- Application engineering
- Design and packaging expertise
- Vertical integration to allow for proper material selection
- Experience with successful system installations operating in similar applications
- Global presence to allow for parts and service availability
Well-known for its engineering excellence, product quality and premier customer service, Parker Hannifin has been providing desalination and water purification systems to the oil and gas, marine, defense, disaster relief, and power generation markets for over 35 years.
Parker specializes in vertical system integration, meaning that all system parts and components are manufactured by Parker. The advantages of partnering with a one system solution provider include improved efficiency, immediate parts availability, design expertise, and lower overall system cost. With locations in 50 countries, 13,000 distribution outlets, and 24/7 worldwide support, global parts availability and service is guaranteed.
Ultra-pure RO water generation system
The Parker Ultra-Pure Water Generation System, designed for offshore, upstream oil and gas installations, uses RO technology to produce an endless supply of ultra-pure, high-grade water for a variety of critical applications. Features include:
- Compact footprint
- Modular design for easy maintenance and expansion
- Low operating expenditures
- ATEX, CLASS I Div. II., ABS Type Approved - Compliant with IEEE, NEC, UL,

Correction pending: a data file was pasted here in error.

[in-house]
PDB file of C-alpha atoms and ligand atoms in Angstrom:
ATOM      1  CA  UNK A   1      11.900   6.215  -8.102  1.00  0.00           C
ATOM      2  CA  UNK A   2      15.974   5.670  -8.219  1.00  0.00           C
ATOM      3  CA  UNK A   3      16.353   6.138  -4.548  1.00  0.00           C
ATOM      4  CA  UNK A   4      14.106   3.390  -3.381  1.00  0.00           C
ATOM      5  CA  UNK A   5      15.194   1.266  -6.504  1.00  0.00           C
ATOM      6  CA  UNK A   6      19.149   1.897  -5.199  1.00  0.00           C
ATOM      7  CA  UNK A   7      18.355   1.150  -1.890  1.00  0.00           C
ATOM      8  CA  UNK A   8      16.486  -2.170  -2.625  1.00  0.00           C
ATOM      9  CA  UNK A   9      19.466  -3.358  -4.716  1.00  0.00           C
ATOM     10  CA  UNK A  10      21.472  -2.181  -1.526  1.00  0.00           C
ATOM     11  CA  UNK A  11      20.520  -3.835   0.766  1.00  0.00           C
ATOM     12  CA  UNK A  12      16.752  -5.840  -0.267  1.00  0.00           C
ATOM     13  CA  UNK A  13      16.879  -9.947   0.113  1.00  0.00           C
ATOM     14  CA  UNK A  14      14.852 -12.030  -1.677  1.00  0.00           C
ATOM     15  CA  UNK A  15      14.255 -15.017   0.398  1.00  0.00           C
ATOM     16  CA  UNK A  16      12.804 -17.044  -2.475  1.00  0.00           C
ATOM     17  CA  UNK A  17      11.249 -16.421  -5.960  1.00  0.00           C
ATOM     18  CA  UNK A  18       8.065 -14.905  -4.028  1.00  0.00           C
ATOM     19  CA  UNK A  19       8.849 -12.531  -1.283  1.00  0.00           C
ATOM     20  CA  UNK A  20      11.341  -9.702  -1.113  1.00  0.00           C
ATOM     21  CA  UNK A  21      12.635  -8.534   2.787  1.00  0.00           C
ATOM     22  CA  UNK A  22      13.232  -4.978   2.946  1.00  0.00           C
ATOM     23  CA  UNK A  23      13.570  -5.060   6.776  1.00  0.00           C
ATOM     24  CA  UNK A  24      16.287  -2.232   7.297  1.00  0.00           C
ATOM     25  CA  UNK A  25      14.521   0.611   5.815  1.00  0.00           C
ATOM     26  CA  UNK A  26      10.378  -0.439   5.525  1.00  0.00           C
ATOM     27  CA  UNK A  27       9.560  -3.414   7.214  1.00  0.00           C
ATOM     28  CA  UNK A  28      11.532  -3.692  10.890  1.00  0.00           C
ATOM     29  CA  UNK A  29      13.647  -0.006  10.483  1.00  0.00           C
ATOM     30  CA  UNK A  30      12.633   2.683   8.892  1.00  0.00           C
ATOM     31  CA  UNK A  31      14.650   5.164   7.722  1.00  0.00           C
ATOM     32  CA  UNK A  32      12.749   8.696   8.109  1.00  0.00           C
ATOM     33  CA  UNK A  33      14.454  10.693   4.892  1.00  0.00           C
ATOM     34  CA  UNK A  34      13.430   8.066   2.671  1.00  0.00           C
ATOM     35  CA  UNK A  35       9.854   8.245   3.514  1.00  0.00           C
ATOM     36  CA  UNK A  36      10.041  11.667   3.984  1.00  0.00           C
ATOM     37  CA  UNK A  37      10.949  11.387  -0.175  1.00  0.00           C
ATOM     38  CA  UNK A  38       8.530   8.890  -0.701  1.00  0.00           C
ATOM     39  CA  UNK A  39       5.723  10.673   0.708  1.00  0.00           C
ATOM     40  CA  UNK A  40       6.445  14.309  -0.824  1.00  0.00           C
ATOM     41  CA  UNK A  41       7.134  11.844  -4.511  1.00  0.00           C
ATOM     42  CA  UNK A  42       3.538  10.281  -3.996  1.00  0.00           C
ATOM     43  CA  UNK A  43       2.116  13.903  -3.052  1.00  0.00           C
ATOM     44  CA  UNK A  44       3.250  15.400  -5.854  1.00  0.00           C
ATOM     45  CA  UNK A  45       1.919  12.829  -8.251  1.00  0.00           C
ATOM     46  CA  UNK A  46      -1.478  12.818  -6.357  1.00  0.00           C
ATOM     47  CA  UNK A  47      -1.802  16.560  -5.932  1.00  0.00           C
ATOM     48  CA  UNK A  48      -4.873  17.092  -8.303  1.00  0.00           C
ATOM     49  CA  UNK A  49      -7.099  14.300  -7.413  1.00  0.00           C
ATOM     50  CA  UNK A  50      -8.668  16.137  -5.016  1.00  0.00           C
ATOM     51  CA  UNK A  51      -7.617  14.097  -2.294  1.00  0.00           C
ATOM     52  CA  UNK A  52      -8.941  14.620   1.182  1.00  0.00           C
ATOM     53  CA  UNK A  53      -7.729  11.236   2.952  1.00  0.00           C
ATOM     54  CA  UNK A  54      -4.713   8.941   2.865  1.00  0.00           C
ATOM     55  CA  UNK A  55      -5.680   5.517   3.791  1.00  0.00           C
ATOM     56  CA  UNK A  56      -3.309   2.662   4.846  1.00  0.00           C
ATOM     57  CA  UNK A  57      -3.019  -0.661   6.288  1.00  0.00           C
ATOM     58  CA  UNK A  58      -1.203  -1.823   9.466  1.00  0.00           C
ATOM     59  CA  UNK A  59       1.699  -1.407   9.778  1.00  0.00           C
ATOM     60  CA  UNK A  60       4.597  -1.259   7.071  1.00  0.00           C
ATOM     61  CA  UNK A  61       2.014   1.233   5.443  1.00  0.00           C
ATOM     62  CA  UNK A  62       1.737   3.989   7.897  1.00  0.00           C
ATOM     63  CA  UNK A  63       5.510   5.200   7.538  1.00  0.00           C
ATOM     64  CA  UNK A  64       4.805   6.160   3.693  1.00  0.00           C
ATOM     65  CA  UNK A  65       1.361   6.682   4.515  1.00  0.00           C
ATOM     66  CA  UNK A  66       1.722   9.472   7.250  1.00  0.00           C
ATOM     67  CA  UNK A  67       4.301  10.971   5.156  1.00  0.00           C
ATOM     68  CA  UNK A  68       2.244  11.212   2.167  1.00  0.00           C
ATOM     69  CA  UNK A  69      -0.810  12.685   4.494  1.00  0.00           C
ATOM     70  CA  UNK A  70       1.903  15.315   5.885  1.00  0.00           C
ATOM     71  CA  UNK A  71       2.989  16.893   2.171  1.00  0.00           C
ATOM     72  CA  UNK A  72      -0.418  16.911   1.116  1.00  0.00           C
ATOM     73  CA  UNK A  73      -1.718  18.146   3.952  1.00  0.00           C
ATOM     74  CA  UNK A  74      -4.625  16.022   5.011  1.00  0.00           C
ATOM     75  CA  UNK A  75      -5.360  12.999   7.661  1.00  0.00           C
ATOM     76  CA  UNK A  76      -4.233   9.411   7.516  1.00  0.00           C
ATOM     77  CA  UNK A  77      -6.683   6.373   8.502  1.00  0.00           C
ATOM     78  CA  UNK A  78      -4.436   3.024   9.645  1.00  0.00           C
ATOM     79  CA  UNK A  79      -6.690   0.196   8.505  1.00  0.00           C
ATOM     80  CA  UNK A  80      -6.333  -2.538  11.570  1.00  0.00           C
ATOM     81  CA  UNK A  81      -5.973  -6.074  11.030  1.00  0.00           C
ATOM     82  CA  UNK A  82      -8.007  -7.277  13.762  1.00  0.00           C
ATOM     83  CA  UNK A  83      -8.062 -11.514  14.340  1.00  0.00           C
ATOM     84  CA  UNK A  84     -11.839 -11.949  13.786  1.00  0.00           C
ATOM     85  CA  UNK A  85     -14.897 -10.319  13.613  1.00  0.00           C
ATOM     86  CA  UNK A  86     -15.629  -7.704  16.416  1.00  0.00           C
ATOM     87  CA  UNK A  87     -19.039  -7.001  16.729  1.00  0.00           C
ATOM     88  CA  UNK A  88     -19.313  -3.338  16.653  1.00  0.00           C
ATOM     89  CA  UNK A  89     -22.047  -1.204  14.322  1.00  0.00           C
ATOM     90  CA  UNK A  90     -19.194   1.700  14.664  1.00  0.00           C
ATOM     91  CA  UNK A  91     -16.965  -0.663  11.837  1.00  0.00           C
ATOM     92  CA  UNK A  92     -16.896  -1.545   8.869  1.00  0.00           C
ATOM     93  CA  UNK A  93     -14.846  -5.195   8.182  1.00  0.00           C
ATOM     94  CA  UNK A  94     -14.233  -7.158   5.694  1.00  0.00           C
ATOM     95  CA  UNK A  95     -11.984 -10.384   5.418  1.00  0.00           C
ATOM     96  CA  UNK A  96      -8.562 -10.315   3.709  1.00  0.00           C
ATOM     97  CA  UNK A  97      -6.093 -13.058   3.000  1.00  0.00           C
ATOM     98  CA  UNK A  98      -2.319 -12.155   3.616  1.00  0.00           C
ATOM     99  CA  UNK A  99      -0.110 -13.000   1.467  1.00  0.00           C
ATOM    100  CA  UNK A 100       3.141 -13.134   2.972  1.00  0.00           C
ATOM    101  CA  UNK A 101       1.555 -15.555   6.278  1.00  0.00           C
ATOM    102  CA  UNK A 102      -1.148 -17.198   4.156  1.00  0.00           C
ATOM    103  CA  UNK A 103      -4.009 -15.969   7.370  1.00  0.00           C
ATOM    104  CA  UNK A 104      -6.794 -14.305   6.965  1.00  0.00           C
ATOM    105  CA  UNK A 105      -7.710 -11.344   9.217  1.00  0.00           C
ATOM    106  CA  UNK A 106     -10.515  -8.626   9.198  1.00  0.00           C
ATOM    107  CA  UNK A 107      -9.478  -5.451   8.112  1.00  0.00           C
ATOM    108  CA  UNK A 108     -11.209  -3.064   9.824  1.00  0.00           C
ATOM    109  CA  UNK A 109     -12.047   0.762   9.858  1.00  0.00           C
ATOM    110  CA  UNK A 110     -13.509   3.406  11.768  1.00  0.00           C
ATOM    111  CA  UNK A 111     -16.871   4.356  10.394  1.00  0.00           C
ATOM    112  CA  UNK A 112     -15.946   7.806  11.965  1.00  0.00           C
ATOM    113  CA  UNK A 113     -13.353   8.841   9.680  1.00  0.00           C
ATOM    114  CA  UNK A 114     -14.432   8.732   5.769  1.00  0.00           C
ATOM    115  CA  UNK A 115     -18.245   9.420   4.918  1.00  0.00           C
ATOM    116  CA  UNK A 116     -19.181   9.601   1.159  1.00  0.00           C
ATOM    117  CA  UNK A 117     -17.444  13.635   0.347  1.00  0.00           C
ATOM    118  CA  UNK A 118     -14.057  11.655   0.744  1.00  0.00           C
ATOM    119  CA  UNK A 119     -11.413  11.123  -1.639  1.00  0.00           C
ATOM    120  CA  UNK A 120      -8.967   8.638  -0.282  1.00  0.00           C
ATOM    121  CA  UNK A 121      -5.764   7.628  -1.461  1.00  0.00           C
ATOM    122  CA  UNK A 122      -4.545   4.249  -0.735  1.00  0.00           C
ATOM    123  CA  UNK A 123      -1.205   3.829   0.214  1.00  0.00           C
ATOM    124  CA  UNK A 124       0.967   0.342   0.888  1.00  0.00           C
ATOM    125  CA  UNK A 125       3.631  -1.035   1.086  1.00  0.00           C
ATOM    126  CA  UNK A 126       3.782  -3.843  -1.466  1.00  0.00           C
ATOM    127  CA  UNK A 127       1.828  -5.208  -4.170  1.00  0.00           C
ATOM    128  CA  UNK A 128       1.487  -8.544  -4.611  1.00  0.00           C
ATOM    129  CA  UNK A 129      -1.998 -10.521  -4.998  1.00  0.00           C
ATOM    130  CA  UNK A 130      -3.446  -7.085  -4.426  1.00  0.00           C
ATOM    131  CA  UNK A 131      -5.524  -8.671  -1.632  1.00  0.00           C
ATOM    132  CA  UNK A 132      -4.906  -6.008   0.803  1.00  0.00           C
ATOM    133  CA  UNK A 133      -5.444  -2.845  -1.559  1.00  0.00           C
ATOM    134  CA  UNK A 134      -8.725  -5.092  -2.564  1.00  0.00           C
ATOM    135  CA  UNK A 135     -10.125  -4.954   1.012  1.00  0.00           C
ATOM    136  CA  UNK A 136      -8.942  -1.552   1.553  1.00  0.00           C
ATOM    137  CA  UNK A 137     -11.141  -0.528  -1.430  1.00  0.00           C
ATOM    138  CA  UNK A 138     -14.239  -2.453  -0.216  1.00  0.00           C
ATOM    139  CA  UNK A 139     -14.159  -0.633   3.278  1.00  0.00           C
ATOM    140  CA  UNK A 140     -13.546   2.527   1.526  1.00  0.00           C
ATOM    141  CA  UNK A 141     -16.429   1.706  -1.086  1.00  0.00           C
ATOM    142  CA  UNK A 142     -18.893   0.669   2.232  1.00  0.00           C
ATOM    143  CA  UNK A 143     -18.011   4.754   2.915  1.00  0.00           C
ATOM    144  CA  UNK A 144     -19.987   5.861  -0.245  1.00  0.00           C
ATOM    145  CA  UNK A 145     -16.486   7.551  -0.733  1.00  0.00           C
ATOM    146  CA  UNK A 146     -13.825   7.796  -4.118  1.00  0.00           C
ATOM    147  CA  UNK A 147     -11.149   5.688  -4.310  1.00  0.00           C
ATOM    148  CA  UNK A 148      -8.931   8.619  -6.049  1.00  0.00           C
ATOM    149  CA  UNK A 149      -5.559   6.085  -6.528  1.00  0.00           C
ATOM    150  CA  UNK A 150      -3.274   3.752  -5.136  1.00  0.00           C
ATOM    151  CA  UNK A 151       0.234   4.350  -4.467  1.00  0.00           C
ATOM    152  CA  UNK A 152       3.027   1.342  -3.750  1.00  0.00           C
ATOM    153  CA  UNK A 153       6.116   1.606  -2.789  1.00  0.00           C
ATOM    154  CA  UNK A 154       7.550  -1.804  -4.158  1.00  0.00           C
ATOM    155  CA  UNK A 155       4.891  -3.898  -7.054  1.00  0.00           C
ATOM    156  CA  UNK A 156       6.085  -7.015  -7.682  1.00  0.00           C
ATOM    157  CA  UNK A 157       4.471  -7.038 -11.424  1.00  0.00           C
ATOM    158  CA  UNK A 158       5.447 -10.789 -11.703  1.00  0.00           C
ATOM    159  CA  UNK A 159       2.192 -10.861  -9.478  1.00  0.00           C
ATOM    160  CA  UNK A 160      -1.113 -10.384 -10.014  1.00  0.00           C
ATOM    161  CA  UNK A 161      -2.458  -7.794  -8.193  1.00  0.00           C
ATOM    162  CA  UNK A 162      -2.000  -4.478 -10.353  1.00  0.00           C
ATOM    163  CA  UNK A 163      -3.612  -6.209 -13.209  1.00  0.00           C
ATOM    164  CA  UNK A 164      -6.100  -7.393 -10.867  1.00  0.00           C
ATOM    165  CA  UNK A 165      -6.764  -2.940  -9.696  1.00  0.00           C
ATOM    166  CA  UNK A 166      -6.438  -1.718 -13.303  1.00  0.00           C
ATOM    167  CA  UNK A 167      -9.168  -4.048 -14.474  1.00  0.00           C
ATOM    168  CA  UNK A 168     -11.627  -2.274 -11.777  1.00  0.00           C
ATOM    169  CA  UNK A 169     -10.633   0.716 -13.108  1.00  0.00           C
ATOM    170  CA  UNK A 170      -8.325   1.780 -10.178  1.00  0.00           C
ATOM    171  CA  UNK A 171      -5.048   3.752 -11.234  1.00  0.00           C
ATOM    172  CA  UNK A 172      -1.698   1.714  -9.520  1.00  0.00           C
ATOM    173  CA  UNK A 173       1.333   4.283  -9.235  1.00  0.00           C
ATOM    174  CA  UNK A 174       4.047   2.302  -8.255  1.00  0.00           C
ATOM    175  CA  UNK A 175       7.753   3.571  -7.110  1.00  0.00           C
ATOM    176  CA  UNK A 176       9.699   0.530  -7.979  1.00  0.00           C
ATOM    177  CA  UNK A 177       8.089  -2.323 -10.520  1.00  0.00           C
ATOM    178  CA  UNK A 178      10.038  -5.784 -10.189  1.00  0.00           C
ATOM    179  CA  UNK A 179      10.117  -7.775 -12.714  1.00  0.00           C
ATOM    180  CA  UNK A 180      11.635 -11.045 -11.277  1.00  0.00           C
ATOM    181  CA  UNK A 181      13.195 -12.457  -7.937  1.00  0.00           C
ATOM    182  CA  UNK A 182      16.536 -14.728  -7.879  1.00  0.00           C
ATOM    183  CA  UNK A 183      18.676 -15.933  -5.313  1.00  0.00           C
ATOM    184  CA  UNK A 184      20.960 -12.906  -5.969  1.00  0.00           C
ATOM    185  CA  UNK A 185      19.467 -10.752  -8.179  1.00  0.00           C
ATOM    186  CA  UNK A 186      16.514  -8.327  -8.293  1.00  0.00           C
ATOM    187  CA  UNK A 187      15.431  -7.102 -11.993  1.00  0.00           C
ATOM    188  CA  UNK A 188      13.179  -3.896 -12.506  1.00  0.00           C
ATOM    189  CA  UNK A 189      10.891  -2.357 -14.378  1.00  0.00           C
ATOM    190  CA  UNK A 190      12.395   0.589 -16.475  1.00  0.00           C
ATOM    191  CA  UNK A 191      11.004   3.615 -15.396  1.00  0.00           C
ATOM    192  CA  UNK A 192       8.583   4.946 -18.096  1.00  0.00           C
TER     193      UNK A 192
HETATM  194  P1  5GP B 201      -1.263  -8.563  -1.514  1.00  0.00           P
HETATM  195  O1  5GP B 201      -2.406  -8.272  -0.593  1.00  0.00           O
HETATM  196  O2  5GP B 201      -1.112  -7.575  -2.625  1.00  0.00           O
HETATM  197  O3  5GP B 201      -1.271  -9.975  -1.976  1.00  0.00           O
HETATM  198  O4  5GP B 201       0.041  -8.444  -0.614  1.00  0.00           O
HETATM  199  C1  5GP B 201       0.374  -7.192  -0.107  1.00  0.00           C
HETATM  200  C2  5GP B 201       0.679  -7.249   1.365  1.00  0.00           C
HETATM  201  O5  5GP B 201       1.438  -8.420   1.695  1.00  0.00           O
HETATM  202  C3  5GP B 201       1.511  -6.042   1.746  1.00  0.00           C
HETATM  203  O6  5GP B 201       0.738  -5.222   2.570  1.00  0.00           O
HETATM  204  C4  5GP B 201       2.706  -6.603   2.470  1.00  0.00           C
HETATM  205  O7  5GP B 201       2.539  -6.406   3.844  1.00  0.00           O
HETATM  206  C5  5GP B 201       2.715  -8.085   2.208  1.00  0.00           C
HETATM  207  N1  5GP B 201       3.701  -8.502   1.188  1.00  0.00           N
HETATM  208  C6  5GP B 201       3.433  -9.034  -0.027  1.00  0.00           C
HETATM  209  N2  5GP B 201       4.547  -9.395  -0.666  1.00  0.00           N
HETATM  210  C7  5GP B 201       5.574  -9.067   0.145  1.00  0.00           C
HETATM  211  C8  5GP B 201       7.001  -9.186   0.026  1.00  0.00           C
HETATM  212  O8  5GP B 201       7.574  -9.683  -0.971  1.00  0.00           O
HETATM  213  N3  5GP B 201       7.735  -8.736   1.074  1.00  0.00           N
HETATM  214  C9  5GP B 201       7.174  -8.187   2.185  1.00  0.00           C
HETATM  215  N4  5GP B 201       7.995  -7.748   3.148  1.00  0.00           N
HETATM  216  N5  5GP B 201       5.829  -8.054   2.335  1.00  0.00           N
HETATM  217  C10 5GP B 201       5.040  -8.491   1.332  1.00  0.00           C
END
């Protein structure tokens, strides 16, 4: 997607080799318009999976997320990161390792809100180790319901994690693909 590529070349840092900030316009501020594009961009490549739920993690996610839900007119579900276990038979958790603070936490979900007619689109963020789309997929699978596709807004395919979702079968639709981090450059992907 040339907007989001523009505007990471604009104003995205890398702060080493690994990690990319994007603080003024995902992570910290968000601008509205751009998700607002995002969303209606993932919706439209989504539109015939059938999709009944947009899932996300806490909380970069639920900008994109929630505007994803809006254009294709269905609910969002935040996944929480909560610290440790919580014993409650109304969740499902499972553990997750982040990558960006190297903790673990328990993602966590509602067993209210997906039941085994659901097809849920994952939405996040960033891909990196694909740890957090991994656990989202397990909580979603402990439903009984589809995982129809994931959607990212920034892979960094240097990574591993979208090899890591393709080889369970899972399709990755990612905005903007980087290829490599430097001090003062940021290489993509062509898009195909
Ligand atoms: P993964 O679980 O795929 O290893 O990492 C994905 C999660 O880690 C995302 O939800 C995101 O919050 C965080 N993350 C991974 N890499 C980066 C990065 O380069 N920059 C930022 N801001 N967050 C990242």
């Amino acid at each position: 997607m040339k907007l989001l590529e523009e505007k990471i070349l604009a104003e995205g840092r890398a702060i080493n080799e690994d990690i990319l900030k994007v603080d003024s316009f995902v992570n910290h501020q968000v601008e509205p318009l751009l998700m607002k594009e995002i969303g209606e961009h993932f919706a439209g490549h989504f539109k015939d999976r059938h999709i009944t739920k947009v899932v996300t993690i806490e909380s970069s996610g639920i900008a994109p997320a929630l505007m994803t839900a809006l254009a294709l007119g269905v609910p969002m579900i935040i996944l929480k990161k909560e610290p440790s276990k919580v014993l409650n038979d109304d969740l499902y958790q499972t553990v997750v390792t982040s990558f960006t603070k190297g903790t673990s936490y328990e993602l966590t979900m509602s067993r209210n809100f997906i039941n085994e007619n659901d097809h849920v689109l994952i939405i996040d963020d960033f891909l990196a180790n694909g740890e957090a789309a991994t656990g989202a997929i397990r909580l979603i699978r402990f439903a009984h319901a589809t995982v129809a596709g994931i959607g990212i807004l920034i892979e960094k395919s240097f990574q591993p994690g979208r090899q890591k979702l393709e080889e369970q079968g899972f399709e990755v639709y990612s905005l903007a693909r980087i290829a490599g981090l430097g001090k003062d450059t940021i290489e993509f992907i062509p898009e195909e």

- NORSOK Explosion proof ratings: - NEC class 1, division 1 - NEC class 1, division 2 - IEC 60079 zone 2, group IIA
- The entire system, from frame to membranes, contains Parker parts, guaranteeing high-quality and reliability
- Worldwide parts availability
- Uses advanced membrane filtration technology that maximizes system recovery and minimizes discharge
- Media filter, carbon filter, de-chlorination pretreatment
- 2nd pass system for turbine/boiler water requirements
- Re-mineralizer post-treatment for pH neutralization
- Chlorination post treatment
- Ultraviolet light germicidal systems
- Status and alarm signal for remote monitoring
“A Parker ultra-pure water generation system eliminates downtime and the need to ship water from shore ... there is no requirement for expensive ion exchange media change outs, keeping OPEX costs to a minimum”.
Amir Giti, sales and marketing manager, Parker Hannifin Bioscience and Water Filtration Division.
Selecting the right desalination system for an offshore installation can be challenging. It’s important to not only look at the capabilities of the system but to also consider the supplier and its reputation, level of experience, design expertise, global presence, and support services. That’s the formula for success.
This post was contributed by Amir Giti, sales and marketing manager, Parker Hannifin Bioscience and Water Filtration Division.